Payroll touches multiple parts of any business, including Finance. But for the most part, payroll is an HR process that is typically run by an HR Professional or Payroll Specialist.
The majority of payroll data originates from HR activities, such as:
- Recruiting and onboarding (new hires)
- Performance management (raises and bonuses)
Additionally, privacy—a crucial element of all things HR—is also important. So, it makes sense that HR would lead the charge when it comes to payroll, too.
By learning the intricacies of everything involved with the payroll process, business leaders can gain a better understanding of the financial health of their organization. This also allows an opportunity to better appreciate administrators performing one of the most essential, time-consuming, and stressful tasks.
What do you need to process payroll?
Prior to running your first payroll, you will need to gather the following information: EIN (Employer Identification Number), state and local ID numbers, employee personal information, employee tax information, and previous payroll records.
EIN (Employer Identification Number)
This is a unique, nine-digit number the federal government uses to identify an organization for tax purposes. An EIN is needed to:
- Pay federal taxes
- Hire employees
- Open bank accounts
- Apply for business licenses and permits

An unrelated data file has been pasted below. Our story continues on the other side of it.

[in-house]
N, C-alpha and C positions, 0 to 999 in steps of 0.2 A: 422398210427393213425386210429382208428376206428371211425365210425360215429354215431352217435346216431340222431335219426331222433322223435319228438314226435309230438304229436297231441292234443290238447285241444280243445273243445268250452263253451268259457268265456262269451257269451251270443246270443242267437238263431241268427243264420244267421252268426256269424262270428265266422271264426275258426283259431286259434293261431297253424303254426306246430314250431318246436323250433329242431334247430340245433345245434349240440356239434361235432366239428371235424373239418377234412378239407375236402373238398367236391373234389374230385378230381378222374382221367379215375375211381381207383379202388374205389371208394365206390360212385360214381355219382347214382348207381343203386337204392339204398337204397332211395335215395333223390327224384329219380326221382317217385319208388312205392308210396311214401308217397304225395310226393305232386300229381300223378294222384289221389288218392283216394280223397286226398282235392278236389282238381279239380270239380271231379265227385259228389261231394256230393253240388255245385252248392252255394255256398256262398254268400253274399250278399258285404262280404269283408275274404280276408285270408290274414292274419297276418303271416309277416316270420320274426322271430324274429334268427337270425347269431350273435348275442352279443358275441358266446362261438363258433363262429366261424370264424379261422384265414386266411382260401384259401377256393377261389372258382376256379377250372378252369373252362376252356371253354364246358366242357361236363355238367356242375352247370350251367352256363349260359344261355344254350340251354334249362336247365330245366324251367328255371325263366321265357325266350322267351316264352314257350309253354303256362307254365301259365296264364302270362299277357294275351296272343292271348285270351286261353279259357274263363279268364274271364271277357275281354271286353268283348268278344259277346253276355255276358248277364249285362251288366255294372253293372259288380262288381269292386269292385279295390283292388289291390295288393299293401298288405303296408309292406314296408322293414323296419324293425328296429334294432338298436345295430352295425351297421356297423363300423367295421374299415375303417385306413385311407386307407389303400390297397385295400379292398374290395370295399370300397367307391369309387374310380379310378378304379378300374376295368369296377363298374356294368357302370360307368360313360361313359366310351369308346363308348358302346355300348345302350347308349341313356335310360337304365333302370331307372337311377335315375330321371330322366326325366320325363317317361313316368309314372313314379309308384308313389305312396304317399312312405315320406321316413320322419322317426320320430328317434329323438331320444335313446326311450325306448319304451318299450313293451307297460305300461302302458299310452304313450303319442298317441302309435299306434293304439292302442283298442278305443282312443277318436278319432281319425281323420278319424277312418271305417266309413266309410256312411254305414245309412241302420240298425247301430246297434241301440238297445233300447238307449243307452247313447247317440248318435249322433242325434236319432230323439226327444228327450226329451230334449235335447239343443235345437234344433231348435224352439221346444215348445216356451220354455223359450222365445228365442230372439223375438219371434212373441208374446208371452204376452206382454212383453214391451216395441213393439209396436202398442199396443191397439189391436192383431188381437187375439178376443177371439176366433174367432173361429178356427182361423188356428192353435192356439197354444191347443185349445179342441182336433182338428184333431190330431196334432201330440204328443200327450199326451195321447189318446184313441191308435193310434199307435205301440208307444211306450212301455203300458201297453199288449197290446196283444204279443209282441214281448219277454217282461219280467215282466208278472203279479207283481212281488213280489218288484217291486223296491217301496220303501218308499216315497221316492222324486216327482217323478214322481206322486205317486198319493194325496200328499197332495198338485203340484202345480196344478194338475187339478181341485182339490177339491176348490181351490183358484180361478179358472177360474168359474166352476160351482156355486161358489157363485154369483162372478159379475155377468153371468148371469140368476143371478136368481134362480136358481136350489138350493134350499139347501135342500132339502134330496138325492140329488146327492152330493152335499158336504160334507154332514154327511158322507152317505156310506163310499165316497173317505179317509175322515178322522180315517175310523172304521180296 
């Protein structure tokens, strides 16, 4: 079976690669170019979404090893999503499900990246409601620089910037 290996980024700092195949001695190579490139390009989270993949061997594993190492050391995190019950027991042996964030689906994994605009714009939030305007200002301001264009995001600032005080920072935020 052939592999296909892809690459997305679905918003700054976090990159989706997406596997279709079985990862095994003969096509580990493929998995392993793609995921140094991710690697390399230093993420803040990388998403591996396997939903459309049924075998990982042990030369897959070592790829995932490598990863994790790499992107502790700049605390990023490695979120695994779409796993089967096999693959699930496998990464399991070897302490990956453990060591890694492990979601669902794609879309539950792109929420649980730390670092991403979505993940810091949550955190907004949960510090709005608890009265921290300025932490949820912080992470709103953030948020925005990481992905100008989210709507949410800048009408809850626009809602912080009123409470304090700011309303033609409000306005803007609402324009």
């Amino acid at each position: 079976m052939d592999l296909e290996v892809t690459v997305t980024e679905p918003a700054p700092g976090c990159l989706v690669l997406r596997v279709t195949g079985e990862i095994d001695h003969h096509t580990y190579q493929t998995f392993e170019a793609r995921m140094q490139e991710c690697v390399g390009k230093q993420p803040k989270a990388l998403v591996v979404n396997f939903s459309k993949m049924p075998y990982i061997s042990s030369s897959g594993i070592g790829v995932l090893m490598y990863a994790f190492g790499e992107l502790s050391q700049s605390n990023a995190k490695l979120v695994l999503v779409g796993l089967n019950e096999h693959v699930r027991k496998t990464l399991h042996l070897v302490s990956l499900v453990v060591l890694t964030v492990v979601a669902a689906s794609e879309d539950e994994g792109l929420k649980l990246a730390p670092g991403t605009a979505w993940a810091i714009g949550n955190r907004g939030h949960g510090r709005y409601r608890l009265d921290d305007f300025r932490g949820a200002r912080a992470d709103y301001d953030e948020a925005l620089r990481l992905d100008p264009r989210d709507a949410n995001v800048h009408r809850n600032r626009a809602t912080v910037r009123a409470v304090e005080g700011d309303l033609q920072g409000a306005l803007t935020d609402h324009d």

State and local ID numbers
Serves the same function as your EIN, but at the state and local level.
Employee Personal Information
This is pertinent personal information of every employee, including:
- Full legal name
- Current address
- Date of birth
- Social Security Number
In order to process payroll, everything must be gathered of all employees.
Employee tax information
W-4 forms (for full and part-time employees) and W-9 forms (for contract employees) are needed for processing payroll. This information can be collected from new hires during the onboarding process.
Previous payroll records
Maintaining previous payroll records makes switching payroll providers easier and more efficient. Adding payroll history into your new payroll software facilitates more accurately calculated taxes and deductions. This also accounts for more detailed and useful payroll data and reporting.
How do worker classifications and compensation impact payroll?
Since each group comes with its own set of rules and requirements, it is important to classify all employees correctly and how their payments will be set up.
Employee vs. independent contractor
Worker classification is critical because it determines if an employer must withhold income taxes and pay Social Security, Medicare taxes, and unemployment tax. Businesses do not have to withhold or pay any taxes with independent contractors but are required to do so for employees.
Exempt vs. non-exempt employees
According to the IRS, there are three factors that employers must use to determine classification:
- Behavioral control
- Financial control
Misclassification of an employee leads to direct consequences, including making employers liable for employment taxes.
An employee’s status is also determined by three important factors. These include:
- Salary vs. hourly
- Salary amount
- Expected job duties
Exempt employees are freed from overtime and minimum wage rules. Qualifications for exempt status are:
- The employee must earn a salary of $35,568 per year ($684 per week), and
- The employee must have executive, administrative, or professional job duties
Non-exempt employees can be salaried, but are typically hourly. These employees are not exempt from FLSA overtime and minimum wage rules. This status means that companies must pay non-exempt employees overtime wages whenever they work overtime hours.
How to process payroll?